Cycling CME - Exercise and Kids!
As many have discussed, lack of physical exercise and poor cardiorespiratory fitness are major public health concerns. This lack of fitness contributes to many of the chronic diseases that assault our patients and health care system daily: hypertension, obesity, diabetes and cardiovascular disease, to name just a few. Unfortunately, the genesis of these diseases is often traced to unhealthy behaviors of children. Many children have already developed at least one of the risk factors for cardiovascular disease by age 12. This includes obesity, elevated cholesterol or high blood pressure. Unfortunately, this trend continues, as inactive kids become inactive adults. We all know exercise is important and childhood is a critical time to develop healthy behaviors such as regular exercise and proper diet to address these issues. As Bob Sallis has reminded us (2009), starting in the 5th century, Hippocrates discussed the importance of both food and exercise in maintaining optimal health. Let’s continue to be components of this mantra.
The benefits of exercise are so obvious, they may be overlooked in our procedural and pharmaceutical driven health care system. Physical activity helps control weight, reduces blood pressure, improves lipid profiles, reduces the risk of developing diabetes and improves bone health. In addition, exercise decreases risk of depression and improves cognition. Sibey (2003) et al concluded there is a significant positive improvement in perceptual skills, academic achievement and academic performance associated with exercise in children. Given all these findings, health care providers have an obligation to talk to their patients of the benefits to exercise!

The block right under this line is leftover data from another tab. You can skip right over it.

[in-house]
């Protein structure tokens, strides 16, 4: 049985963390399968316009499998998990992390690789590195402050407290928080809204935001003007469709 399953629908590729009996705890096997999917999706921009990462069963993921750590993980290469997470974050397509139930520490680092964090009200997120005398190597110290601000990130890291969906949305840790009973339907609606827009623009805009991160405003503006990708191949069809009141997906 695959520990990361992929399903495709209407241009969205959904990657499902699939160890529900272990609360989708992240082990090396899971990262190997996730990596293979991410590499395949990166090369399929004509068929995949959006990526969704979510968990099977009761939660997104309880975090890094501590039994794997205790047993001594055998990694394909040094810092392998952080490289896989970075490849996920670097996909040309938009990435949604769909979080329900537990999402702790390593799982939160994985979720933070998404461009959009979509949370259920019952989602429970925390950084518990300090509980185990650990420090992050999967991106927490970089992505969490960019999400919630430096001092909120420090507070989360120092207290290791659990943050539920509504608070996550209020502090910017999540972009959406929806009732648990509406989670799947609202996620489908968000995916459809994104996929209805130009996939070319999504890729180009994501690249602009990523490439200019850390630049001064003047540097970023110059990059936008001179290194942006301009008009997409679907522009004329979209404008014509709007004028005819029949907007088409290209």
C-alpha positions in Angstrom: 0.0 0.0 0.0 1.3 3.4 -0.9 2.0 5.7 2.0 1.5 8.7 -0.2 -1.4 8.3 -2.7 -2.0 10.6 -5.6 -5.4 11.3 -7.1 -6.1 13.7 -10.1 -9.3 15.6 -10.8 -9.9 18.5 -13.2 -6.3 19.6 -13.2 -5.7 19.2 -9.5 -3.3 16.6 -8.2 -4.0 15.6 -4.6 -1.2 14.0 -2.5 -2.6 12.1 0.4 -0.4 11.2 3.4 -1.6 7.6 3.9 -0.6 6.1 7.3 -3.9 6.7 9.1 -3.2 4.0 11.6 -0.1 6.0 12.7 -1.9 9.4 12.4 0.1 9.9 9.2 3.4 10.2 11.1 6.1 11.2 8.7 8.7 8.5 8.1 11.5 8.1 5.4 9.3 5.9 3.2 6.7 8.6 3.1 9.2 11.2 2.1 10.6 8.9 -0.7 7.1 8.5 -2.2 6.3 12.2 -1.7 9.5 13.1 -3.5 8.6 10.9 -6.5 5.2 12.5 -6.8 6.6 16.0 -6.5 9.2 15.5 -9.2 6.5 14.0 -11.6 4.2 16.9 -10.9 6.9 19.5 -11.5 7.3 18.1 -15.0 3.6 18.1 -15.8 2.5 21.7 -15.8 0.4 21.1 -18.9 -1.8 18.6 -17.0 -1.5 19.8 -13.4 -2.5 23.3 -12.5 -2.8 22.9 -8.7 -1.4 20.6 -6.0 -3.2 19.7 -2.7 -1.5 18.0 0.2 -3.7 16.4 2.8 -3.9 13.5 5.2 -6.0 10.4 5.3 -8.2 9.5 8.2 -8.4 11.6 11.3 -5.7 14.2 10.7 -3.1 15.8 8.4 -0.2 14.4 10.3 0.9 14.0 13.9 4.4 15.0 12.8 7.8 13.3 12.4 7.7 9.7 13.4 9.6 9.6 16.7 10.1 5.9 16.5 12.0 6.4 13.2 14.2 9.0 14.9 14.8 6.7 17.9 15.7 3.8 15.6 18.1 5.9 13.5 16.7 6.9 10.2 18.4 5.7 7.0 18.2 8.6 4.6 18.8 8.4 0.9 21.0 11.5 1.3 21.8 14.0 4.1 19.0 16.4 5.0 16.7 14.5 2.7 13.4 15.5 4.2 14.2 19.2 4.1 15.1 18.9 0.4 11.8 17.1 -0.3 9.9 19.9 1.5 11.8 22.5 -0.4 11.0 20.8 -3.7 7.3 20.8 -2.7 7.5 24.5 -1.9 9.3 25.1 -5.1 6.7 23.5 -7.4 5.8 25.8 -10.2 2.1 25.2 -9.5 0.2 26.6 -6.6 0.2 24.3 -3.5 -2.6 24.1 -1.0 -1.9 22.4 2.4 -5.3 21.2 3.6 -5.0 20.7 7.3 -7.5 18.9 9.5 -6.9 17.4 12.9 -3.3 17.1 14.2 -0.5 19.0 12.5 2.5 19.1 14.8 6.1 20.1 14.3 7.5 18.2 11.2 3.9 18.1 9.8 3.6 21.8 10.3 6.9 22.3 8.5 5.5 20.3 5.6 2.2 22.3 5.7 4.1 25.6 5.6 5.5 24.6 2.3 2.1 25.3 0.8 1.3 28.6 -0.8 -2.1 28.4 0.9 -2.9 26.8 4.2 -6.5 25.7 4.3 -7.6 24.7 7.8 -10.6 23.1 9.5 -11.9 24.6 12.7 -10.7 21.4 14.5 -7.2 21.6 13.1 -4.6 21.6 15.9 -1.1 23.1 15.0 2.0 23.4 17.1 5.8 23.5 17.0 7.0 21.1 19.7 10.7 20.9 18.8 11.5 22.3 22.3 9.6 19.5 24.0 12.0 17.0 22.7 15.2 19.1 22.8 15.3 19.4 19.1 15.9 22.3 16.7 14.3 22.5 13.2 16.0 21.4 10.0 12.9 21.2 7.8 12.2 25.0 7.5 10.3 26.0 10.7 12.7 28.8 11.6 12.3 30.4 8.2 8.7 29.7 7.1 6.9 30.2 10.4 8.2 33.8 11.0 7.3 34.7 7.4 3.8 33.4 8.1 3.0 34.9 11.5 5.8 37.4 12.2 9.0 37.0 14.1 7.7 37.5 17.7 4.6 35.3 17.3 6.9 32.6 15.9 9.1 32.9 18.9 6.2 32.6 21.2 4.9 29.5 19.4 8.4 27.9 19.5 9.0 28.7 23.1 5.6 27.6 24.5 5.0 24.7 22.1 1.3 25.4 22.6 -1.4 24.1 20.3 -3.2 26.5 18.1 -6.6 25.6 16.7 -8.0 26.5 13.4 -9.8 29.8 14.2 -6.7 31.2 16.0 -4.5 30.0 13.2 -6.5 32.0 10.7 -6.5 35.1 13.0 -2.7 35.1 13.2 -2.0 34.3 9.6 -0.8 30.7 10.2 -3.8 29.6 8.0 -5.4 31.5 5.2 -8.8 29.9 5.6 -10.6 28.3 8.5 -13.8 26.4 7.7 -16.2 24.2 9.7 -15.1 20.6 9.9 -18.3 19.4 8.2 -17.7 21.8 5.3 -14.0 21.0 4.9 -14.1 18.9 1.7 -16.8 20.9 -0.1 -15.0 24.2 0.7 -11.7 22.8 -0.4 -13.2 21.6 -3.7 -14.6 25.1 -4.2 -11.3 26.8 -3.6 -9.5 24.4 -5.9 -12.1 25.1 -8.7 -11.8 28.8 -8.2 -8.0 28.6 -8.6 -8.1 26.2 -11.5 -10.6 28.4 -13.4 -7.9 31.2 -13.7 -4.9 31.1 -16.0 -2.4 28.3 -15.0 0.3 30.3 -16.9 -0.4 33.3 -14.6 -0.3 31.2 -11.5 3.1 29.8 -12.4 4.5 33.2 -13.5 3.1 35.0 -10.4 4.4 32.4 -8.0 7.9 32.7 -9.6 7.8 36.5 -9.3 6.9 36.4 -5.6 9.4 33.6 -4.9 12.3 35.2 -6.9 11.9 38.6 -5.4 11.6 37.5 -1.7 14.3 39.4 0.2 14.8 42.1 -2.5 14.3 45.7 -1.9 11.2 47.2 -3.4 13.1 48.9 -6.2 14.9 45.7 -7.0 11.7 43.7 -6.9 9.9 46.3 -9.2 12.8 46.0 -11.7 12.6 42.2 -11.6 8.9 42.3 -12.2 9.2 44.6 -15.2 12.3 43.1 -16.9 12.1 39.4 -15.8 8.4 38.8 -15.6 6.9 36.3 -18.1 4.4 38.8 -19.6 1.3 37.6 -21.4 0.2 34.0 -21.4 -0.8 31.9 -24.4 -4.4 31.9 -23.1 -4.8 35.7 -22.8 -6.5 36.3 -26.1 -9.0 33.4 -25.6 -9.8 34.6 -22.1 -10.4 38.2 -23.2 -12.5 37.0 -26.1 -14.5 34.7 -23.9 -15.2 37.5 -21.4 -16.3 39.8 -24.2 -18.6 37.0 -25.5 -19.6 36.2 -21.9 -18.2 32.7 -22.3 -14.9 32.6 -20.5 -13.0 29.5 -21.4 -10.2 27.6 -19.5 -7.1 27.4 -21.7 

Despite the obvious importance of exercise, the rate of physical activity continues to decrease. During a 7-day survey in 2013, only 29% of high school students participated in 60 or more minutes of physical activity over 7 days. In addition, 15% of the students had not participated in 60 minutes of physical activity on any day during the 7 days of the survey. Less than 45% of high school students attended physical education classes during an average week and the percentages have decreased significantly over the last few decades. (CDC)
Given all these findings, let’s be vocal proponents of physical activity in children. As health care providers, we are an important part of the dynamics of many families. Let’s remind them that exercise will help their children in the following ways:
1. Maintain stronger muscles and bones
2. Maintain more optimal body weight
3. Improve performance and concentration in school
4. Decrease risk for cardiovascular disease
5. Decrease the chance of Diabetes
6. Improve outlook on life
7. And on and on it goes
Let us be vocal advocates of exercise for the children in our care at every visit!
May 28, 2015 - Cycling CME
Baranowski et al. Assessment, prevalence and cardiovascular benefits of physical activity in Youth
Sallis RE. Exercise is medicine and physicians need to prescribe it. BJSM 2009